Proberly the safest way woul be to contact your Local lug (linux user group) and see if they have an install fest planned or in very least advise you on this proposed install.

Both chills and jens methods will work

the main thing is before trying any of this is BACKUPVMPlayer :D
And yes, this is another option and probably the easiest

Chilling_Silence
24-04-2007, 07:47 AM
Speaking of Virtual Images, Ive had some fun recently with Virtual PC... broke it very well :D

Yeah a lot of linux distros are pretty happy to run under VMWare or whatever its called these days, but not so much Virtual PC.

Im sure if you told us your rough general area (Southern Hemisphere is too broad, 'Auckland, North Shore' is good), somebody here from your area might be able to assist with doing the install in-person if you're really worried about your data?

procosm
24-04-2007, 10:49 AM
What version of linux is it? I know a few versions I have tried give the option of manually setting up the HD. You just have to look for it during setup. Or it might have the option to allow setup on unused disc space.

procosm
24-04-2007, 10:52 AM
What version of linux is it? I know a few versions I have tried give the option of manually setting up the HD. You just have to look for it during setup. Or it might have the option to allow setup on unused disc space.

Sorry I din not see all the other replies so this may already have been covered.

Brooko
24-04-2007, 10:53 AM
Hi Bryan,
Like you I wanted to try Linux - and see what the hype was about (I'm still an avid learner - only using it for 3 months). My suggestion (if you haven't already) is to try a live-CD first, have a play around, and then go the step further once you're sure you want to go to HD installation.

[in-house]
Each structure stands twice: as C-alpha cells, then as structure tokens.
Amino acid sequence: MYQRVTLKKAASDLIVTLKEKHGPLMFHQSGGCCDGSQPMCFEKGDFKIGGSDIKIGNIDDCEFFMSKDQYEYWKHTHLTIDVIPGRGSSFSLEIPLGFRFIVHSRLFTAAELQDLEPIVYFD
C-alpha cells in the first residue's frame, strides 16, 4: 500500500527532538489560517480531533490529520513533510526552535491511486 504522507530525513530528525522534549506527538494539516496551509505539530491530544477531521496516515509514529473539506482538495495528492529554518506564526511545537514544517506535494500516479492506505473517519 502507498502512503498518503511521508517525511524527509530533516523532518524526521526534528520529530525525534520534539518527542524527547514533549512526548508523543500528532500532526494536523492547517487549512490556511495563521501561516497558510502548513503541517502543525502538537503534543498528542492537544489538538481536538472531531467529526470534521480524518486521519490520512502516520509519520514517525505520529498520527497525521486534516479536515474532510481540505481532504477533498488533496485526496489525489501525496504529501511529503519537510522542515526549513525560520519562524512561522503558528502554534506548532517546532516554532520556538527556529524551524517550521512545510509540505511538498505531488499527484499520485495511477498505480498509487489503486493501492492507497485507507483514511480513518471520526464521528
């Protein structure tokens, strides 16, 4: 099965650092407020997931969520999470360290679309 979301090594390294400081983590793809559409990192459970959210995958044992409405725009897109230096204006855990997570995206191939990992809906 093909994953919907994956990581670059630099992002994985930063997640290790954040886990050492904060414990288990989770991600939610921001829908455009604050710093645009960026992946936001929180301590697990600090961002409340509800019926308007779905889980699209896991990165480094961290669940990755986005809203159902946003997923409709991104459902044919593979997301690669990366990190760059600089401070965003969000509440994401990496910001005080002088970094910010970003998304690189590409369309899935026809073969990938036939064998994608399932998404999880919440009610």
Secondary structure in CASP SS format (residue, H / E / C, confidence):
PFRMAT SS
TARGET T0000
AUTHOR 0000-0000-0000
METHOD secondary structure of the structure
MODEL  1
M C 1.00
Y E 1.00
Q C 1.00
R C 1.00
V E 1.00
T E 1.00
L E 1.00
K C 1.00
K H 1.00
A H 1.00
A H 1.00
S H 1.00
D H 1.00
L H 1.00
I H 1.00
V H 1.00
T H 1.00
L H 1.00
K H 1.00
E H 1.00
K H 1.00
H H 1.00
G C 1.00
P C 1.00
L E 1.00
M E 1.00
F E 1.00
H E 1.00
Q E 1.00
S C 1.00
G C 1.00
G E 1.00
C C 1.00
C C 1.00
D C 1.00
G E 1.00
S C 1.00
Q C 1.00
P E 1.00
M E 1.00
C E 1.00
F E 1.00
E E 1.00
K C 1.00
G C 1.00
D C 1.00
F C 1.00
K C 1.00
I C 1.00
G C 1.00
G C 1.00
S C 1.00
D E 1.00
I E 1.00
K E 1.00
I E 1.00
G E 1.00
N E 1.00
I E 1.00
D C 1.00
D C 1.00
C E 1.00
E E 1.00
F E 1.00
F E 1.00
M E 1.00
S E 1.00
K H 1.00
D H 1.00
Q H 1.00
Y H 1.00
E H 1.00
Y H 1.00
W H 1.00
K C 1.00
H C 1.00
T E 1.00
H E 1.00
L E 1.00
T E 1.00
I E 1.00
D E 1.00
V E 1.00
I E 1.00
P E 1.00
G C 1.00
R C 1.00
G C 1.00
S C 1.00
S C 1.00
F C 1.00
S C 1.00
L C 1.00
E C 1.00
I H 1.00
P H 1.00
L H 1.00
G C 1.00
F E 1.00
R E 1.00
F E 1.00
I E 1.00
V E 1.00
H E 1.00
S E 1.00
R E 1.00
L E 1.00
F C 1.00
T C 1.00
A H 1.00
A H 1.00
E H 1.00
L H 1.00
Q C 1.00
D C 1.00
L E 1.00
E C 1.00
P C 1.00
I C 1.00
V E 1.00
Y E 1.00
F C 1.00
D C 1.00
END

Based on own experience - would recommend you try Mepis (www.mepis.org) Live CD. Their unofficial catch phrase "it just works" - basically for me worked without hassles of hardware configuration. I've tried quite a few distros now - even new Kubuntu 7.04 - and just switched back to Mepis again.

As long as you have time, download a few CD's - try other distros - but if you start with the live CDs you can at least try and find something that should work with your hardware specs. Try distro-watch to see the live CDs available. For me Mepis was the 'standout'.

If you want to make a dual boot (hd install) after you've experimented a bit with the live CD, (if you use Mepis) you can actually install off the live CD. Some others give this option as well (Kubuntu is one of them).

I didn't try repartitioning my drive in the end (was worried about losing XP) - so just bought & installed 2nd HD drive (for safety sake). Then followed the instructions for installation making sure it was installed on 2nd hard drive (hdb). Other nice thing about having 2 drives with Mepis is that from Linux I can easily access (and write to) the windows drive. Good for backing up files while I've been playing around with other distros.

Hope this helps.

Bryan
24-04-2007, 12:11 PM
Thank you Brooko, and everyone else who took the time to reply. I at least feel a little more comfortable now. Thanks again.

Graham L
24-04-2007, 03:11 PM
Just take your time, and make sure you are sure before you push the "OK" button. :D

If there is an unallocated partition, Linux installers will always ask if you want to use that. They will never delete and overwrite a partition which is in use by another OS, unless they are told to do that, by a "sure" user. (There is one exception ... some of the dedicated firewall packages assume they own the hardware ... but Linus OS installations are careful).